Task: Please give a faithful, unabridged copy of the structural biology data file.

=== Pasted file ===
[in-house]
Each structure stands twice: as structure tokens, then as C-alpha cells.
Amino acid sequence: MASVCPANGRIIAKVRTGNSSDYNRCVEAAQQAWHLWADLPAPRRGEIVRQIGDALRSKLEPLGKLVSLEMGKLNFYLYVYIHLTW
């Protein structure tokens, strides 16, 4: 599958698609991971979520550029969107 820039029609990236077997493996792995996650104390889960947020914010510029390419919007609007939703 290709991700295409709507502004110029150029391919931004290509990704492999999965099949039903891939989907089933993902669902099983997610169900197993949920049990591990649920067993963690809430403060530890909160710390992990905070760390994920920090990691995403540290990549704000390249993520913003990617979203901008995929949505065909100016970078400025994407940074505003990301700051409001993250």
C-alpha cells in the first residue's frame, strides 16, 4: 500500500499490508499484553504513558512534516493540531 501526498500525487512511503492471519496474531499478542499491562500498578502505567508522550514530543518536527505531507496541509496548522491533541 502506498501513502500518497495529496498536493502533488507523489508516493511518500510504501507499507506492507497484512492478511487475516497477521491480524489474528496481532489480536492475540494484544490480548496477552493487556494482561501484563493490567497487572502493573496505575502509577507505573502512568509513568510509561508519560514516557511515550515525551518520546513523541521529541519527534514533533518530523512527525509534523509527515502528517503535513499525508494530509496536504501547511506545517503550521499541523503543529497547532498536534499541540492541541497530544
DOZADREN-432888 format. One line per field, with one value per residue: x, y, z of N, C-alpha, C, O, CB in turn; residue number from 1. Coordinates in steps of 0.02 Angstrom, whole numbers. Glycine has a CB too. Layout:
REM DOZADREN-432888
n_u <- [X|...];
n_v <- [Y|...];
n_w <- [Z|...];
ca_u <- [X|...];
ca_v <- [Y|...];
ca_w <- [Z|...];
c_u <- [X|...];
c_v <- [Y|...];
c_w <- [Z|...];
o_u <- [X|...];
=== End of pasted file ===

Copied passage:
[in-house]
Each structure stands twice: as structure tokens, then as C-alpha cells.
Amino acid sequence: MASVCPANGRIIAKVRTGNSSDYNRCVEAAQQAWHLWADLPAPRRGEIVRQIGDALRSKLEPLGKLVSLEMGKLNFYLYVYIHLTW
């Protein structure tokens, strides 16, 4: 599958698609991971979520550029969107 820039029609990236077997493996792995996650104390889960947020914010510029390419919007609007939703 290709991700295409709507502004110029150029391919931004290509990704492999999965099949039903891939989907089933993902669902099983997610169900197993949920049990591990649920067993963690809430403060530890909160710390992990905070760390994920920090990691995403540290990549704000390249993520913003990617979203901008995929949505065909100016970078400025994407940074505003990301700051409001993250």
C-alpha cells in the first residue's frame, strides 16, 4: 500500500499490508499484553504513558512534516493540531 501526498500525487512511503492471519496474531499478542499491562500498578502505567508522550514530543518536527505531507496541509496548522491533541 502506498501513502500518497495529496498536493502533488507523489508516493511518500510504501507499507506492507497484512492478511487475516497477521491480524489474528496481532489480536492475540494484544490480548496477552493487556494482561501484563493490567497487572502493573496505575502509577507505573502512568509513568510509561508519560514516557511515550515525551518520546513523541521529541519527534514533533518530523512527525509534523509527515502528517503535513499525508494530509496536504501547511506545517503550521499541523503543529497547532498536534499541540492541541497530544
DOZADREN-432888 format. One line per field, with one value per residue: x, y, z of N, C-alpha, C, O, CB in turn; residue number from 1. Coordinates in steps of 0.02 Angstrom, whole numbers. Glycine has a CB too. Layout:
REM DOZADREN-432888
n_u <- [X|...];
n_v <- [Y|...];
n_w <- [Z|...];
ca_u <- [X|...];
ca_v <- [Y|...];
ca_w <- [Z|...];
c_u <- [X|...];
c_v <- [Y|...];
c_w <- [Z|...];
o_u <- [X|...];